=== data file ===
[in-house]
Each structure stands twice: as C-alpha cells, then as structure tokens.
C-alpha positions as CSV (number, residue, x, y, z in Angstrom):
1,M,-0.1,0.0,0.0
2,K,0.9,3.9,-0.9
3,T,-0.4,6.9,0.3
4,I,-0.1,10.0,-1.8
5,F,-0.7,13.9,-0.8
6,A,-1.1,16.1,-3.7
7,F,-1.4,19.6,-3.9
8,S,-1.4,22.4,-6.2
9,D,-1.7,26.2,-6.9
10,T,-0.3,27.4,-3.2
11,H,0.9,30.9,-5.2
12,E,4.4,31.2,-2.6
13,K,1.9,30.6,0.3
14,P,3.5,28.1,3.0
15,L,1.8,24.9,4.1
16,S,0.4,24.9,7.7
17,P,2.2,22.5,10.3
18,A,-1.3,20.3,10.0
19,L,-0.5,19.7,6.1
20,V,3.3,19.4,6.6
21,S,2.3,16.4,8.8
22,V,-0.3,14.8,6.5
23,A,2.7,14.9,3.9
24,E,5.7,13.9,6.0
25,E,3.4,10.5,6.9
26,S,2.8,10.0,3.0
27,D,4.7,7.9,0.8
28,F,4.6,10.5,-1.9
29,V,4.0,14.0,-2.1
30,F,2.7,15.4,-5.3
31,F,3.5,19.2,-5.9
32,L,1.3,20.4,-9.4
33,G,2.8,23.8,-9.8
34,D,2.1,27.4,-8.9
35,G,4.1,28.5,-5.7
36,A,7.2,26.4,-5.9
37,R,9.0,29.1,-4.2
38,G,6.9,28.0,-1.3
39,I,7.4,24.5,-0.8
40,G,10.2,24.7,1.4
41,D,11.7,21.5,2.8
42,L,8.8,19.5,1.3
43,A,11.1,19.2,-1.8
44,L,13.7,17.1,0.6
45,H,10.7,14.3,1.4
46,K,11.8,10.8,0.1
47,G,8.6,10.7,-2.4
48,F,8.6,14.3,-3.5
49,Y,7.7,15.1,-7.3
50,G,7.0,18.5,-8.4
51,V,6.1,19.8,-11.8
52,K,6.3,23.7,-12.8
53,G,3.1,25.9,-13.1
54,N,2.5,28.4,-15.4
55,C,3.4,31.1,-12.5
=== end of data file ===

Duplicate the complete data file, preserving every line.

[in-house]
Each structure stands twice: as C-alpha cells, then as structure tokens.
C-alpha positions as CSV (number, residue, x, y, z in Angstrom):
1,M,-0.1,0.0,0.0
2,K,0.9,3.9,-0.9
3,T,-0.4,6.9,0.3
4,I,-0.1,10.0,-1.8
5,F,-0.7,13.9,-0.8
6,A,-1.1,16.1,-3.7
7,F,-1.4,19.6,-3.9
8,S,-1.4,22.4,-6.2
9,D,-1.7,26.2,-6.9
10,T,-0.3,27.4,-3.2
11,H,0.9,30.9,-5.2
12,E,4.4,31.2,-2.6
13,K,1.9,30.6,0.3
14,P,3.5,28.1,3.0
15,L,1.8,24.9,4.1
16,S,0.4,24.9,7.7
17,P,2.2,22.5,10.3
18,A,-1.3,20.3,10.0
19,L,-0.5,19.7,6.1
20,V,3.3,19.4,6.6
21,S,2.3,16.4,8.8
22,V,-0.3,14.8,6.5
23,A,2.7,14.9,3.9
24,E,5.7,13.9,6.0
25,E,3.4,10.5,6.9
26,S,2.8,10.0,3.0
27,D,4.7,7.9,0.8
28,F,4.6,10.5,-1.9
29,V,4.0,14.0,-2.1
30,F,2.7,15.4,-5.3
31,F,3.5,19.2,-5.9
32,L,1.3,20.4,-9.4
33,G,2.8,23.8,-9.8
34,D,2.1,27.4,-8.9
35,G,4.1,28.5,-5.7
36,A,7.2,26.4,-5.9
37,R,9.0,29.1,-4.2
38,G,6.9,28.0,-1.3
39,I,7.4,24.5,-0.8
40,G,10.2,24.7,1.4
41,D,11.7,21.5,2.8
42,L,8.8,19.5,1.3
43,A,11.1,19.2,-1.8
44,L,13.7,17.1,0.6
45,H,10.7,14.3,1.4
46,K,11.8,10.8,0.1
47,G,8.6,10.7,-2.4
48,F,8.6,14.3,-3.5
49,Y,7.7,15.1,-7.3
50,G,7.0,18.5,-8.4
51,V,6.1,19.8,-11.8
52,K,6.3,23.7,-12.8
53,G,3.1,25.9,-13.1
54,N,2.5,28.4,-15.4
55,C,3.4,31.1,-12.5